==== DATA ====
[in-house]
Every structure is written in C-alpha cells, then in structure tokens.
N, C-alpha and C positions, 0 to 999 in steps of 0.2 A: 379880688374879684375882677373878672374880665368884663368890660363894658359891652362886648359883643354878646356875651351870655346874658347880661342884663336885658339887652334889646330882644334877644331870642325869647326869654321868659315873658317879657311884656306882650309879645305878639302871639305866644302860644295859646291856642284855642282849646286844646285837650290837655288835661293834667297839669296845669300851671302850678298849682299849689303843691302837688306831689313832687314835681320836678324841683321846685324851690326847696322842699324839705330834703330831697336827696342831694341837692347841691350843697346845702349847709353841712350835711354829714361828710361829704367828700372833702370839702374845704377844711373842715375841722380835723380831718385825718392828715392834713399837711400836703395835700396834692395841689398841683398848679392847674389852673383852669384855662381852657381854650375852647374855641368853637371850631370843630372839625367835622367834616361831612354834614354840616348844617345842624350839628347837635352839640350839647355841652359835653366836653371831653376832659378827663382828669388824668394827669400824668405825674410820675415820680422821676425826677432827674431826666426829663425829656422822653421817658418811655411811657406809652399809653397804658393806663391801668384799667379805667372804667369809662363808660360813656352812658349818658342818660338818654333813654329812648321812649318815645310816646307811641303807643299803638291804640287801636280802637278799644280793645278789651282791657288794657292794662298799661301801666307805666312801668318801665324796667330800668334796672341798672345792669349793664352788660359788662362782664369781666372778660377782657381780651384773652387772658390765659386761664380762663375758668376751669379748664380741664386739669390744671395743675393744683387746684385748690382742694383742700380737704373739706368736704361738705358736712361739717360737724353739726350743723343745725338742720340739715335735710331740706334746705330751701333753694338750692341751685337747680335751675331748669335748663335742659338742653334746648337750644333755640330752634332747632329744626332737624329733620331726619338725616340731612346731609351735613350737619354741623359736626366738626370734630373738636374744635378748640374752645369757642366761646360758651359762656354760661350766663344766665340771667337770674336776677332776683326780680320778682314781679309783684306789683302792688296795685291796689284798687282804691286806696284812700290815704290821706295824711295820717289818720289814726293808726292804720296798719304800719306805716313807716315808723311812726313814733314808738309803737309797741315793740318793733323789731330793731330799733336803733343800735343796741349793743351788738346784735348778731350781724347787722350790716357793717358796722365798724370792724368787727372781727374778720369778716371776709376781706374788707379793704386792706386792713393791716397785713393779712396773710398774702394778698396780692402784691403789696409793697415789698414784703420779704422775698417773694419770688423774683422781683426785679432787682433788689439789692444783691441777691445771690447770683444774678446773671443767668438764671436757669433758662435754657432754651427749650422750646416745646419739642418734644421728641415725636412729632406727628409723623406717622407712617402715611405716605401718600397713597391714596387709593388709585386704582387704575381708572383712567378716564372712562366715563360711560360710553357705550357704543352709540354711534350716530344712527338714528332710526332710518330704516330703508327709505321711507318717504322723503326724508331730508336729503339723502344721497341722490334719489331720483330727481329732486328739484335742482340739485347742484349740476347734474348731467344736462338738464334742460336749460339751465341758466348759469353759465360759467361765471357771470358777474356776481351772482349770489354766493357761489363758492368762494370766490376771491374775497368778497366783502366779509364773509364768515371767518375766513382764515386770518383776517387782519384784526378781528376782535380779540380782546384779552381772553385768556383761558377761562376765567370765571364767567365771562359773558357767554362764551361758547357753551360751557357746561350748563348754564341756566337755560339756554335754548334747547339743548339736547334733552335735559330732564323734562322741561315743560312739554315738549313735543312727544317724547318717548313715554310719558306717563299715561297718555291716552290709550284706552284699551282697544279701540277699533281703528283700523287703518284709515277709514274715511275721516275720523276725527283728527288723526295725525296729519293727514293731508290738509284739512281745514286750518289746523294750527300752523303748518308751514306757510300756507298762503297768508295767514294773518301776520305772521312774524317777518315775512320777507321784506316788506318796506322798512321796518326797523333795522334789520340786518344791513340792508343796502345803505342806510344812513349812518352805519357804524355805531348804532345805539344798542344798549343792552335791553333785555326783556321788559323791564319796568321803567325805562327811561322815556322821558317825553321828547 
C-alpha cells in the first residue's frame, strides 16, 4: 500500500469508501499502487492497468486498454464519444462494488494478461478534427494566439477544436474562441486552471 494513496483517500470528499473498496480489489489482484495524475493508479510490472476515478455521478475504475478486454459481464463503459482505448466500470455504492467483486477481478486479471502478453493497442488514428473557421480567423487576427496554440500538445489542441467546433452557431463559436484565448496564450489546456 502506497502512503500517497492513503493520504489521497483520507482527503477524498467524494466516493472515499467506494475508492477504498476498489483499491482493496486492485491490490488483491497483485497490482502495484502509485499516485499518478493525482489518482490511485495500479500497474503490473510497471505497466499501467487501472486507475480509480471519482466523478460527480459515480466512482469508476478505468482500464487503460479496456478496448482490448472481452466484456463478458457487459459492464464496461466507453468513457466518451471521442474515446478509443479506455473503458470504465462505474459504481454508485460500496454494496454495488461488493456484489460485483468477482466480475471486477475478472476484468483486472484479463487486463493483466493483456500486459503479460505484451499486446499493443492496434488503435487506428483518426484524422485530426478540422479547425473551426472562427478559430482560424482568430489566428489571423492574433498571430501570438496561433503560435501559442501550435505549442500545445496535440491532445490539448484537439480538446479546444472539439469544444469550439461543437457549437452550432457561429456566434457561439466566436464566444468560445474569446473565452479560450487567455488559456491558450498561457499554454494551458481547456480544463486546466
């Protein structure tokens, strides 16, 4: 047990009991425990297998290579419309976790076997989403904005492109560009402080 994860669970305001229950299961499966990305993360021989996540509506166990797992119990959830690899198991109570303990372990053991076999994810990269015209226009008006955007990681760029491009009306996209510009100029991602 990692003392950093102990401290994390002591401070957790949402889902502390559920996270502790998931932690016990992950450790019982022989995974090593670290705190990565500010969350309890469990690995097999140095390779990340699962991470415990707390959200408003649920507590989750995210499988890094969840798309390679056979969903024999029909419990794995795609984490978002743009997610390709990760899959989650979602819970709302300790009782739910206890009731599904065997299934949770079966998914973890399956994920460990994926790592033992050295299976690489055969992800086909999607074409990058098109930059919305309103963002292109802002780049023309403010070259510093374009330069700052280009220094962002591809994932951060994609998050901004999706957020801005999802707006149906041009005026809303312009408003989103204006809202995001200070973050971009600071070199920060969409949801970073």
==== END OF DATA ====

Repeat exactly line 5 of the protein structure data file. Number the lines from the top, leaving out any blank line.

């Protein structure tokens, strides 16, 4: 047990009991425990297998290579419309976790076997989403904005492109560009402080 994860669970305001229950299961499966990305993360021989996540509506166990797992119990959830690899198991109570303990372990053991076999994810990269015209226009008006955007990681760029491009009306996209510009100029991602 990692003392950093102990401290994390002591401070957790949402889902502390559920996270502790998931932690016990992950450790019982022989995974090593670290705190990565500010969350309890469990690995097999140095390779990340699962991470415990707390959200408003649920507590989750995210499988890094969840798309390679056979969903024999029909419990794995795609984490978002743009997610390709990760899959989650979602819970709302300790009782739910206890009731599904065997299934949770079966998914973890399956994920460990994926790592033992050295299976690489055969992800086909999607074409990058098109930059919305309103963002292109802002780049023309403010070259510093374009330069700052280009220094962002591809994932951060994609998050901004999706957020801005999802707006149906041009005026809303312009408003989103204006809202995001200070973050971009600071070199920060969409949801970073």